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The easiest way for colleges to improve their graduation rates is to serve fewer disadvantaged students, according to two new studies released this week.
The new research found that the characteristics of incoming students largely predict their likelihood of completing college. The papers arrive at a time when many politicians have been endorsing ideas for rewarding institutions that perform well on graduation rates. That concept, however, has been questioned by many at colleges that educate non-wealthy, less-prepared students.
One paper, a policy bulletin the Advisory Committee on Student Financial Assistance released Wednesday, found that the percentage of a college’s first-time students who are Pell Grant recipients heavily influences its graduation rates. Other strong factors are the relative wealth of institutions and the average ACT scores of their incoming students.
“The more a four-year college serves Pell recipients, the lower its six-year graduate rate and the more difficult it is to improve that rate,” found the committee, which advises Congress on federal financial aid.
For example, at public institutions where Pell recipients account for at least half of total enrollment, and which have less than $1,000 in endowment funds per student, the average six-year graduation rate is 28 percent, according to the analysis, which drew its data from the U.S. Department of Education’s Integrated Postsecondary Education Data Systems (IPEDS).
The average graduation rate rises to 67 percent, however, at public institutions with $34,000 or more in endowment funds per student and where Pell recipients make up less than 30 percent of enrollment.
Private colleges displayed a similarly inverse relationship between graduation rates and the relative wealth of students and institutions.
The second study, a research paper by Tim Gramling, president of Colorado Technical University’s Colorado Springs campus, found that several characteristics of incoming students at for-profit institutions largely determine graduation rates.
As president of a for-profit institution, Gramling is not a disinterested party. His study was peer-reviewed and published by SAGE Open, an open-source journal of research articles.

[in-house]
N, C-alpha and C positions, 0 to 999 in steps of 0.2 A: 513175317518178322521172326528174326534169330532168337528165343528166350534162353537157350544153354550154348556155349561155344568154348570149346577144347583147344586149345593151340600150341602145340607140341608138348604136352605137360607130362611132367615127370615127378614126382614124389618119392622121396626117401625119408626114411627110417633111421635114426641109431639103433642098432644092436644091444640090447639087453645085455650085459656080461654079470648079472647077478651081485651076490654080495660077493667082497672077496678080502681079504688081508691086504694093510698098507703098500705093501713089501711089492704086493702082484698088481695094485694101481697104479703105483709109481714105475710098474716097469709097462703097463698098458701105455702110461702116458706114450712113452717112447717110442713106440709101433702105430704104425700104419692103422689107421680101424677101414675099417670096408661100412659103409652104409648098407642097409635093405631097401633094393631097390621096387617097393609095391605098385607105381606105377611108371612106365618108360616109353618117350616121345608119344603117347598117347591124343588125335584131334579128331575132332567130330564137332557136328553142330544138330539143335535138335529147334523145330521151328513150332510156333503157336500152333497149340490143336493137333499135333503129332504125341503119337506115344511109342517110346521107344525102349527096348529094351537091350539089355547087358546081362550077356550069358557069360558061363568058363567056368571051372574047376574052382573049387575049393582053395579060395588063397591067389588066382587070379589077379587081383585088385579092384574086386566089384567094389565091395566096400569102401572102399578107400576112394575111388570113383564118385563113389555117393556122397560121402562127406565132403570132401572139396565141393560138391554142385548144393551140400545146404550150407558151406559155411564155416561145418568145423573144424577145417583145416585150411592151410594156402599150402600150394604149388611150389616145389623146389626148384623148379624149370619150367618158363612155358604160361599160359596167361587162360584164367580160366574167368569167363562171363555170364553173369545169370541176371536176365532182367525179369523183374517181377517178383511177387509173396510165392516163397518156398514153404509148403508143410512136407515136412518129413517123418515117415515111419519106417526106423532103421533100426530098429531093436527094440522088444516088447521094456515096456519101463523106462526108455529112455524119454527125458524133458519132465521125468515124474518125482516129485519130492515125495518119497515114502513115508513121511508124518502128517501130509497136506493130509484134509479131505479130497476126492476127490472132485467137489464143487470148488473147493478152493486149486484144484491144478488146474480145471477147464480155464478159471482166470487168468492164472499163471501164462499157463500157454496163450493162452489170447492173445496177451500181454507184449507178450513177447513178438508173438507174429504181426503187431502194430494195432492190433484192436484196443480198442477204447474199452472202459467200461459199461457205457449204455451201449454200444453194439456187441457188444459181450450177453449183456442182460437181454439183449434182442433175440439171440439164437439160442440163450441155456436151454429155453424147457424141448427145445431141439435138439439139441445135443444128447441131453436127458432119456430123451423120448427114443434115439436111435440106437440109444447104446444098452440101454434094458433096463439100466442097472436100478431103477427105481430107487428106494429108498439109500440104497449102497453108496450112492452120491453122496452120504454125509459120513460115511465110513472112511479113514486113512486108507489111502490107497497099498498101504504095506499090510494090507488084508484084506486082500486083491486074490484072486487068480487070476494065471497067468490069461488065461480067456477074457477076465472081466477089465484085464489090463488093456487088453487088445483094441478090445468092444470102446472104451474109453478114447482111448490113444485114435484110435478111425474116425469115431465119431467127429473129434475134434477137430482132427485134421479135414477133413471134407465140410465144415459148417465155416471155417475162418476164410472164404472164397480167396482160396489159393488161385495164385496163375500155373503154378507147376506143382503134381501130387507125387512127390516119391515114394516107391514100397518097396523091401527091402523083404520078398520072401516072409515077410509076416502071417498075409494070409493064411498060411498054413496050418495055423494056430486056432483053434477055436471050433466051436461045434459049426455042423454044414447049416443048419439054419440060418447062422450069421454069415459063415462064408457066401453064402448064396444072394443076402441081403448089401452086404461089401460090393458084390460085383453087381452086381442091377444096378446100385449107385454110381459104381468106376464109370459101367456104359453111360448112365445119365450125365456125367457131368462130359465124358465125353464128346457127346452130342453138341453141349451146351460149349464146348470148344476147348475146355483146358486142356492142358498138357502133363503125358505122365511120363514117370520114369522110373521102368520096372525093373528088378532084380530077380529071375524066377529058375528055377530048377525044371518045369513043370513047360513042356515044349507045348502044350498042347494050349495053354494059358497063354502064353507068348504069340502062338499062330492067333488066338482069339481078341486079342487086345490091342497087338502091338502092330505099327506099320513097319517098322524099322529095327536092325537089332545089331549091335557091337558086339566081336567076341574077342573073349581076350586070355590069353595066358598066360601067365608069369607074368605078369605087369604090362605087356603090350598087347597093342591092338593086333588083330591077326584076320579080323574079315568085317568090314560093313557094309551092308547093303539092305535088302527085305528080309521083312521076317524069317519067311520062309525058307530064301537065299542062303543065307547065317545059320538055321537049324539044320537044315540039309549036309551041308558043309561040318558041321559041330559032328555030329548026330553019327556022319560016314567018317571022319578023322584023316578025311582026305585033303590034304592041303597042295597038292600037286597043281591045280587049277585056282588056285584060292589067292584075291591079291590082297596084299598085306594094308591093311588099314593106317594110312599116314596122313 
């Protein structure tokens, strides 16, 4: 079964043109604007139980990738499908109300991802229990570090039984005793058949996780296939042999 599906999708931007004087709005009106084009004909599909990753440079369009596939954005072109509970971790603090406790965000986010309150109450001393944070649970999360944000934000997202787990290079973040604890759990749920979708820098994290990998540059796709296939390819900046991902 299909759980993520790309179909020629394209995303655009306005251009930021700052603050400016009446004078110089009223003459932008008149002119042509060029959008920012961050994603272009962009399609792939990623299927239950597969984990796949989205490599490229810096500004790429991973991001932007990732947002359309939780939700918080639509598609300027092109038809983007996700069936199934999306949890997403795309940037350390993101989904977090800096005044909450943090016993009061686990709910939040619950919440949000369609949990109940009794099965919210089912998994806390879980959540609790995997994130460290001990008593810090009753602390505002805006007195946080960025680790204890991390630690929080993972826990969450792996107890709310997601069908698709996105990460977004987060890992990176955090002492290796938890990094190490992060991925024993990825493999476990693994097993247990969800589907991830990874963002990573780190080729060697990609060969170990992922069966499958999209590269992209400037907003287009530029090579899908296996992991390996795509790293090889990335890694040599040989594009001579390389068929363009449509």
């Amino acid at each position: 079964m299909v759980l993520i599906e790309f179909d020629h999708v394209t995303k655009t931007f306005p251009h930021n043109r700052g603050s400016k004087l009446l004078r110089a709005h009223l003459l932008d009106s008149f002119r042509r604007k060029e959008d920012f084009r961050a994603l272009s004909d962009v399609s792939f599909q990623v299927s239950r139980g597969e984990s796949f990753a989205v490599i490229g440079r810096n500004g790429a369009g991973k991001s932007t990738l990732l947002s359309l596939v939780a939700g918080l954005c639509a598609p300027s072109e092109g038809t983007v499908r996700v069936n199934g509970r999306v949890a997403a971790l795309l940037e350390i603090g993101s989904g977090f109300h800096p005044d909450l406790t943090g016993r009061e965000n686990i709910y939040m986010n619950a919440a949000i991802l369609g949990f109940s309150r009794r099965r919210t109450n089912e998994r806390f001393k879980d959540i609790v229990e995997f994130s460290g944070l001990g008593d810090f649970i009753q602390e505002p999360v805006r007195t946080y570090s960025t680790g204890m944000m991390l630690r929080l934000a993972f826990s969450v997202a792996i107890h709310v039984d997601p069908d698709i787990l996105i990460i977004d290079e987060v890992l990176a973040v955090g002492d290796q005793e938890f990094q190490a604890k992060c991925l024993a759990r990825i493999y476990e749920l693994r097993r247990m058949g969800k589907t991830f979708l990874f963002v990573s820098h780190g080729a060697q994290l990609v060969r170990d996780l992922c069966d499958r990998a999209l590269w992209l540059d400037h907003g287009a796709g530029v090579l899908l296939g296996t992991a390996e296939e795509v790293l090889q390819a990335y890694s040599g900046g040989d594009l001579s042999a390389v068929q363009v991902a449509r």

The study’s sample was an unidentified for-profit university that enrolled 2,500 students. It found that the grade-point average, full-time enrollment status, race, number of transfer credits and expected family contribution of those students accounted for 87 percent of the variation in the university’s graduation rate.
When G.P.A. was eliminated from the sample, the remaining four characteristics predicted the graduation rate with 74 percent accuracy.
“Graduation from college can be predicted with high accuracy based solely on student characteristics known before they begin their studies,” Gramling wrote.
The paper cites previous research on the “intergenerational legacy” of college-going, which has found that students are more likely to graduate from college if their parents did. And based on the results of his study, Gramling said “student graduation may have little to do with institutional factors.”
Both studies warned about possible unintended consequences of basing federal financial aid reforms on overly simplistic completion data.
“Using raw output measures, such as rates of graduation or student academic progress, in the award or allocation of Title IV student aid,” the advisory committee paper said, “will harm low-income students and the colleges which serve them.”
That potential problem could be particularly worrisome if new sources of performance-based aid were to be added, according to the committee. In that scenario colleges should only be required to compete against peers that serve similar mixes of students. And more research is needed to determine which colleges are actually peers.
“Output measures must be adjusted to adequately reflect differences in inputs,” according to the paper. Important factors include “college mission, student characteristics, resources and factors beyond colleges’ control.”